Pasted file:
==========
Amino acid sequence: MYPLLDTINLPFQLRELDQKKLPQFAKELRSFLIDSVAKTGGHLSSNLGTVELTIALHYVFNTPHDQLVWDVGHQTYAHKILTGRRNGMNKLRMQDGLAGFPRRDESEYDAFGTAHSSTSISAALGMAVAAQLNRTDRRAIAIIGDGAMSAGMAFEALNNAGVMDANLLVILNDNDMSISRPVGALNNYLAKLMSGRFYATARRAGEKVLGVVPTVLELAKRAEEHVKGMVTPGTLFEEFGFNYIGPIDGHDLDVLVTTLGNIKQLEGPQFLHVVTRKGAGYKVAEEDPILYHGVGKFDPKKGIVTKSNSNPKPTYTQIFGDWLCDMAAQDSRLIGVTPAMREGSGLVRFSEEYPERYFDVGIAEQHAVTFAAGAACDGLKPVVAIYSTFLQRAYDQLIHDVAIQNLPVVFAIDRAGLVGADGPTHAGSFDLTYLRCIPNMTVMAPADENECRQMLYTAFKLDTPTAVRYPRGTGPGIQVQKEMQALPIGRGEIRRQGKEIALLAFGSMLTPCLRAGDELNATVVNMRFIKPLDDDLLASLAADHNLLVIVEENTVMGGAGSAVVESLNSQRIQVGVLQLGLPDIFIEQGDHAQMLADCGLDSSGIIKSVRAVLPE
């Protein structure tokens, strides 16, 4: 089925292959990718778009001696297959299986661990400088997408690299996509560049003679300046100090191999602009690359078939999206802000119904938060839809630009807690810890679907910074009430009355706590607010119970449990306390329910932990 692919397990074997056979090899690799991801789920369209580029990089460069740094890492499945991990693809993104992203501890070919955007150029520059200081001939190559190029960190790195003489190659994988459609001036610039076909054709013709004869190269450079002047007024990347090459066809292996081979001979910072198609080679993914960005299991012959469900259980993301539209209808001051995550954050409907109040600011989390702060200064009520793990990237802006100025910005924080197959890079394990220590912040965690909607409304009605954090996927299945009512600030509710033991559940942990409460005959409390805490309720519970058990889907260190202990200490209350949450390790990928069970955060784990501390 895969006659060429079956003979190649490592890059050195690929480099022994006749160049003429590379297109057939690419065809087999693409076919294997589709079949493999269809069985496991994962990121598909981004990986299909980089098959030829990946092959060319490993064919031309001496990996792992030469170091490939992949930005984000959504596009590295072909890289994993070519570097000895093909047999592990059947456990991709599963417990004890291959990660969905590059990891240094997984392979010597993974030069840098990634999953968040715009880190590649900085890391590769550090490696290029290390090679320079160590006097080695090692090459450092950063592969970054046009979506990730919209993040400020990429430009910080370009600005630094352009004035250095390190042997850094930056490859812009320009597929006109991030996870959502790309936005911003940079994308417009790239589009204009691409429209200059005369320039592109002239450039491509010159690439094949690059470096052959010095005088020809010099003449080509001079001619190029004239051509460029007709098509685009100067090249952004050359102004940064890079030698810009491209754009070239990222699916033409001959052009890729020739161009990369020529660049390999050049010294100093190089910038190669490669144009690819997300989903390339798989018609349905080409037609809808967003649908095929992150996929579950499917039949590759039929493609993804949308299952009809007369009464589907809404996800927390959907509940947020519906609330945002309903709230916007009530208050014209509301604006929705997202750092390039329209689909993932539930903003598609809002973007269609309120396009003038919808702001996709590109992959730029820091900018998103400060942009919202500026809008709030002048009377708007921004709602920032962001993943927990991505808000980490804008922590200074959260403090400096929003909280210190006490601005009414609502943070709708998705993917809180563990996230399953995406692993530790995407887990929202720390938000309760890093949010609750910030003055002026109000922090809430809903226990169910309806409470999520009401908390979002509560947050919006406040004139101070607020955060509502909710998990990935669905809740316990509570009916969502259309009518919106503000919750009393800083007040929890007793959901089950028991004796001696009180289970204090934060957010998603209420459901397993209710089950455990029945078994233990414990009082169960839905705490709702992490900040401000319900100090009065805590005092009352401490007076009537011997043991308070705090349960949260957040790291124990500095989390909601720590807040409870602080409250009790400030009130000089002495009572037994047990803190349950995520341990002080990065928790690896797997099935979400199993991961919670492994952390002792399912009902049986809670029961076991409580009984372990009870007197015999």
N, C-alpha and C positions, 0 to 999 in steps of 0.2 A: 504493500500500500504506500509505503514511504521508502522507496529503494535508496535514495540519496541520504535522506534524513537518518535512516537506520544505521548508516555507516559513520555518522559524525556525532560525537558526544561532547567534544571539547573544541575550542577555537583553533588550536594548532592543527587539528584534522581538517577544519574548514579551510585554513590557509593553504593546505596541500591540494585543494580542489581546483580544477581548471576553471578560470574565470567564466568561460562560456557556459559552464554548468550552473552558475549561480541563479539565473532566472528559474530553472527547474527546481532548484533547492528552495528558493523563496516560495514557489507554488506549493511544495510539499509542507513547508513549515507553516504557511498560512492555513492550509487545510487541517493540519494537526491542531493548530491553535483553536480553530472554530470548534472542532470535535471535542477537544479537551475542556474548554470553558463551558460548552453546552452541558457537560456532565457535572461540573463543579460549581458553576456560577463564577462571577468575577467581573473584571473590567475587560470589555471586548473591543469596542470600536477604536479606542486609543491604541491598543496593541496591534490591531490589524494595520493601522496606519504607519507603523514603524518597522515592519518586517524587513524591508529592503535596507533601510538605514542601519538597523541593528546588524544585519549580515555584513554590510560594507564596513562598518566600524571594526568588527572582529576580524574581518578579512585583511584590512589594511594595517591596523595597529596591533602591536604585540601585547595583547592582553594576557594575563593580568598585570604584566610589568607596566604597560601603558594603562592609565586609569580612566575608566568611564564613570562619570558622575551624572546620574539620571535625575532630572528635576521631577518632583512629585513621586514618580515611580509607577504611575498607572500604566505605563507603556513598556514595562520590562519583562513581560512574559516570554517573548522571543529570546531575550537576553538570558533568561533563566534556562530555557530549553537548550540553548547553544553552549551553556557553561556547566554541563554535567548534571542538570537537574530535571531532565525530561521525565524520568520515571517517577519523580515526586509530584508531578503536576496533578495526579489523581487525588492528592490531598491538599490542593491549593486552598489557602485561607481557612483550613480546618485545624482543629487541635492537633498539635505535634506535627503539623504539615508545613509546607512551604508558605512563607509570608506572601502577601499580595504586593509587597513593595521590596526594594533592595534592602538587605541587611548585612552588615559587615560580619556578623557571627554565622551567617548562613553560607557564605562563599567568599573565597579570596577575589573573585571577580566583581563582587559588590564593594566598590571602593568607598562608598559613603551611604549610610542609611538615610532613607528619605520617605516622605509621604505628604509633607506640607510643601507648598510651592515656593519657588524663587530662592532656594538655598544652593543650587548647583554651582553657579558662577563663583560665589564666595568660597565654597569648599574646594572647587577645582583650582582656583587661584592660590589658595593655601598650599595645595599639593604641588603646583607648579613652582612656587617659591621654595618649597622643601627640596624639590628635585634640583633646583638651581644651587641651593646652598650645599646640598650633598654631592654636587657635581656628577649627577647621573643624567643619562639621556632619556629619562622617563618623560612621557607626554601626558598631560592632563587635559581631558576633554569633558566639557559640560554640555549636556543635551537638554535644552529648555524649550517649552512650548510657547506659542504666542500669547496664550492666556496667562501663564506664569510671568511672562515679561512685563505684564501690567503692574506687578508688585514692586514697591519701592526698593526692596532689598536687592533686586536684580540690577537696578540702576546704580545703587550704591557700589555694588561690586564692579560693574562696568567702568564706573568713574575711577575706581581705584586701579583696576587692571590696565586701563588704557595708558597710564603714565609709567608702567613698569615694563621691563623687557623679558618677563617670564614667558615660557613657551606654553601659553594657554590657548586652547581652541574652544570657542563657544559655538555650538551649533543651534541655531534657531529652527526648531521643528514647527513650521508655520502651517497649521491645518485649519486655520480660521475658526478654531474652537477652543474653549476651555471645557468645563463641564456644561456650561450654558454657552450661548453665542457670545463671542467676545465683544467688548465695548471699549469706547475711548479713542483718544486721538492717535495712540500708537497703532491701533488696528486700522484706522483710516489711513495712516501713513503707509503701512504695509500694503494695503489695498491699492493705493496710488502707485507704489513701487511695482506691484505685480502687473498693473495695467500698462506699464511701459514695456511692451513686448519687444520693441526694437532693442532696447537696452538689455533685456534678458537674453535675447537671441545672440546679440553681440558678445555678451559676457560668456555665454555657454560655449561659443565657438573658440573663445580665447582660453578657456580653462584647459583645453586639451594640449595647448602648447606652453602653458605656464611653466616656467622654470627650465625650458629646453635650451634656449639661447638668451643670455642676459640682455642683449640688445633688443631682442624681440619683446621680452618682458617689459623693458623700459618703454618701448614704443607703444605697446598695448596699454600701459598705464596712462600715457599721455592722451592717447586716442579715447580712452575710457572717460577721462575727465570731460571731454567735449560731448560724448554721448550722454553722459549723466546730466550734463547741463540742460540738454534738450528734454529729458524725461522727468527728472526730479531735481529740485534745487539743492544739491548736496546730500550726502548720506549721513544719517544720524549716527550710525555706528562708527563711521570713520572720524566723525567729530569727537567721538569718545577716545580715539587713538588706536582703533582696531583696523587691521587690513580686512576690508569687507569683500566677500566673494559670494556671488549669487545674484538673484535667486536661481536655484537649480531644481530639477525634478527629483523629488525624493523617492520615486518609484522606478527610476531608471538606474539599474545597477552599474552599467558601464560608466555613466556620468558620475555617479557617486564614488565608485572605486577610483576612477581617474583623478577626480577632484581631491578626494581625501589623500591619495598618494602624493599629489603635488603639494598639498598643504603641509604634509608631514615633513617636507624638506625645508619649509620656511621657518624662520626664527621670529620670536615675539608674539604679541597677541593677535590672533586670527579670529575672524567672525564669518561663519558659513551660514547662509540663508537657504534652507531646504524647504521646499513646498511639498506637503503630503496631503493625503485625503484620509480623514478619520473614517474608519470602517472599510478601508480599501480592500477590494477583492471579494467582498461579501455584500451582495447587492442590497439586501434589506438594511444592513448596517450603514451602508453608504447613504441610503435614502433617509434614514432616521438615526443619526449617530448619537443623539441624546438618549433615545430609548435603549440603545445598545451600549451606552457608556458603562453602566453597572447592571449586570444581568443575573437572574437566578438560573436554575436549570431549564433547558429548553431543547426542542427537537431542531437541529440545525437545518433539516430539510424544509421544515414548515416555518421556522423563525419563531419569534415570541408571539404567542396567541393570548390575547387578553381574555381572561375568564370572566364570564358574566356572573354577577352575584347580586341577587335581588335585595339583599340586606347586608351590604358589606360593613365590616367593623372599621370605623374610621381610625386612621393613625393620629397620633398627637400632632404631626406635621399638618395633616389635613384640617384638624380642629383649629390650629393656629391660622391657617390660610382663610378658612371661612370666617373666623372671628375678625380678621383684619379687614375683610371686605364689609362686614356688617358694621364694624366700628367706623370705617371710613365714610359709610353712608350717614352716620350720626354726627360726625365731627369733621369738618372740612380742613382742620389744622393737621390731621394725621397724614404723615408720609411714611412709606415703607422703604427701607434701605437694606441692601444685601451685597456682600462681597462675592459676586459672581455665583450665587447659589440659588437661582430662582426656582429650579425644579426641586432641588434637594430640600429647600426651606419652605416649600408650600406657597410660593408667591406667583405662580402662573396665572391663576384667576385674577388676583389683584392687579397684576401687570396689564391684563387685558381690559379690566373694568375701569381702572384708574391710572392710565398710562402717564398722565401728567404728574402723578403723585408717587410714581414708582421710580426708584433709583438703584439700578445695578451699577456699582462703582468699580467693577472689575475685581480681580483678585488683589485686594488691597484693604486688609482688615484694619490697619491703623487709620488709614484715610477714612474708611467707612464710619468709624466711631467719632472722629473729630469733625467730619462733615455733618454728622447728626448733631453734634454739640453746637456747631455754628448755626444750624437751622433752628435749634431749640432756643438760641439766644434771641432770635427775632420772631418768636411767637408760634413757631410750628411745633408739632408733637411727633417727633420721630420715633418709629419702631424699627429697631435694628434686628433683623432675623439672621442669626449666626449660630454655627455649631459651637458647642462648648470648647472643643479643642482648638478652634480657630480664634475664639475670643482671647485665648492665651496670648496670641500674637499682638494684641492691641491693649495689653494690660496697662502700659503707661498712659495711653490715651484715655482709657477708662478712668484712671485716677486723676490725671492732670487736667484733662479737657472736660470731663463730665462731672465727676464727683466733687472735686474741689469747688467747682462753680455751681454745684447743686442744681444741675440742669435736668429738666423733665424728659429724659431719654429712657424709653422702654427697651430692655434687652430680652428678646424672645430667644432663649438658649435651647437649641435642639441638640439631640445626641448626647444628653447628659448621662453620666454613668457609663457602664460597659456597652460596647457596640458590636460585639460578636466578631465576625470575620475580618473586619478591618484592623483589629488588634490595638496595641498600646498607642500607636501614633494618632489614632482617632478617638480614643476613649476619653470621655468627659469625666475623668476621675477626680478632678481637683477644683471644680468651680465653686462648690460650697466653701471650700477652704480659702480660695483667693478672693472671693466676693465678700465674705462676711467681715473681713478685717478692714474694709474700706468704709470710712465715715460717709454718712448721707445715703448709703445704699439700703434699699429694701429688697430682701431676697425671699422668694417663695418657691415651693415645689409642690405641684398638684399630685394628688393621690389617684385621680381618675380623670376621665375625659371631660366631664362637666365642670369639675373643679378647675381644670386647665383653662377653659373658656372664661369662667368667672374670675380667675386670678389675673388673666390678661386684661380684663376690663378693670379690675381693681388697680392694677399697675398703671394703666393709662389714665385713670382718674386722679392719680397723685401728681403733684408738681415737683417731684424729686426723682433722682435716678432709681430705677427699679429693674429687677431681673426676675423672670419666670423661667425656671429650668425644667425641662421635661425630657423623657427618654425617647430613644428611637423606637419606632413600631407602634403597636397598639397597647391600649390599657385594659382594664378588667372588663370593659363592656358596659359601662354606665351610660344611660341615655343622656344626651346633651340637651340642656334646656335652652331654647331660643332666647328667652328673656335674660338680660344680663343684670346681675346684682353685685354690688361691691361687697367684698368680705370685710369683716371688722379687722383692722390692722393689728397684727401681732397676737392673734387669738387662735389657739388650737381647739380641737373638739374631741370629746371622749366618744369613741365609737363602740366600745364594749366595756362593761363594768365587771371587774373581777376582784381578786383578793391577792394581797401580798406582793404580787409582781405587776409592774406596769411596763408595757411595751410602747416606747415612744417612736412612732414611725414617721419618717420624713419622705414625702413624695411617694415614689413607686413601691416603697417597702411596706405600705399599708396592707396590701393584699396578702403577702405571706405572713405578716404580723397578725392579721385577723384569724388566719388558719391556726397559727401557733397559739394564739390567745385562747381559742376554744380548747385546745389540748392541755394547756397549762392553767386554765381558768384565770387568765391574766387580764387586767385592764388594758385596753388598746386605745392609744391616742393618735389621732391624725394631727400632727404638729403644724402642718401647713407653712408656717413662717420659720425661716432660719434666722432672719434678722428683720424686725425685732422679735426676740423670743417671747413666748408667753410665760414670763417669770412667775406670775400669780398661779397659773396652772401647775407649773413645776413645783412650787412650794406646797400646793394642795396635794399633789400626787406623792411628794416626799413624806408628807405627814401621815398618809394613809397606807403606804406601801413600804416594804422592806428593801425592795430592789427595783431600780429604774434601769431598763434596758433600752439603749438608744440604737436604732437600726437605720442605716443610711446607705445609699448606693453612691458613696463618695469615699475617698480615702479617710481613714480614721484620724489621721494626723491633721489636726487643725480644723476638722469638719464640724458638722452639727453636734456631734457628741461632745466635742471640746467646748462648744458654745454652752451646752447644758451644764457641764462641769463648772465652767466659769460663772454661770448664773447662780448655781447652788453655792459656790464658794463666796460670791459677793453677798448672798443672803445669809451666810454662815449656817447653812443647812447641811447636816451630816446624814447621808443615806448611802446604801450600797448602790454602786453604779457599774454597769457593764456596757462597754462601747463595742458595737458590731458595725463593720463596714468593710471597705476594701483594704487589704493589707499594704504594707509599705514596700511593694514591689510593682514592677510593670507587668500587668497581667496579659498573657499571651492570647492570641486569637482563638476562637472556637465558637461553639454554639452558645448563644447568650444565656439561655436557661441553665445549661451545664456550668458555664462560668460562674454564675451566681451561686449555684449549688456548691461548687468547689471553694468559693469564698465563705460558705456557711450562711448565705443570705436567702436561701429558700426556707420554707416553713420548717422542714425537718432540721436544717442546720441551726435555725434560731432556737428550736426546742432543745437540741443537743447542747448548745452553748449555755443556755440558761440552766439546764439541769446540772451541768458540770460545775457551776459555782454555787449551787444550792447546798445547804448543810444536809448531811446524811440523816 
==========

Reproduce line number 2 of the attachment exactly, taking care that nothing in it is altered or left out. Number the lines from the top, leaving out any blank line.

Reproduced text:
């Protein structure tokens, strides 16, 4: 089925292959990718778009001696297959299986661990400088997408690299996509560049003679300046100090191999602009690359078939999206802000119904938060839809630009807690810890679907910074009430009355706590607010119970449990306390329910932990 692919397990074997056979090899690799991801789920369209580029990089460069740094890492499945991990693809993104992203501890070919955007150029520059200081001939190559190029960190790195003489190659994988459609001036610039076909054709013709004869190269450079002047007024990347090459066809292996081979001979910072198609080679993914960005299991012959469900259980993301539209209808001051995550954050409907109040600011989390702060200064009520793990990237802006100025910005924080197959890079394990220590912040965690909607409304009605954090996927299945009512600030509710033991559940942990409460005959409390805490309720519970058990889907260190202990200490209350949450390790990928069970955060784990501390 895969006659060429079956003979190649490592890059050195690929480099022994006749160049003429590379297109057939690419065809087999693409076919294997589709079949493999269809069985496991994962990121598909981004990986299909980089098959030829990946092959060319490993064919031309001496990996792992030469170091490939992949930005984000959504596009590295072909890289994993070519570097000895093909047999592990059947456990991709599963417990004890291959990660969905590059990891240094997984392979010597993974030069840098990634999953968040715009880190590649900085890391590769550090490696290029290390090679320079160590006097080695090692090459450092950063592969970054046009979506990730919209993040400020990429430009910080370009600005630094352009004035250095390190042997850094930056490859812009320009597929006109991030996870959502790309936005911003940079994308417009790239589009204009691409429209200059005369320039592109002239450039491509010159690439094949690059470096052959010095005088020809010099003449080509001079001619190029004239051509460029007709098509685009100067090249952004050359102004940064890079030698810009491209754009070239990222699916033409001959052009890729020739161009990369020529660049390999050049010294100093190089910038190669490669144009690819997300989903390339798989018609349905080409037609809808967003649908095929992150996929579950499917039949590759039929493609993804949308299952009809007369009464589907809404996800927390959907509940947020519906609330945002309903709230916007009530208050014209509301604006929705997202750092390039329209689909993932539930903003598609809002973007269609309120396009003038919808702001996709590109992959730029820091900018998103400060942009919202500026809008709030002048009377708007921004709602920032962001993943927990991505808000980490804008922590200074959260403090400096929003909280210190006490601005009414609502943070709708998705993917809180563990996230399953995406692993530790995407887990929202720390938000309760890093949010609750910030003055002026109000922090809430809903226990169910309806409470999520009401908390979002509560947050919006406040004139101070607020955060509502909710998990990935669905809740316990509570009916969502259309009518919106503000919750009393800083007040929890007793959901089950028991004796001696009180289970204090934060957010998603209420459901397993209710089950455990029945078994233990414990009082169960839905705490709702992490900040401000319900100090009065805590005092009352401490007076009537011997043991308070705090349960949260957040790291124990500095989390909601720590807040409870602080409250009790400030009130000089002495009572037994047990803190349950995520341990002080990065928790690896797997099935979400199993991961919670492994952390002792399912009902049986809670029961076991409580009984372990009870007197015999």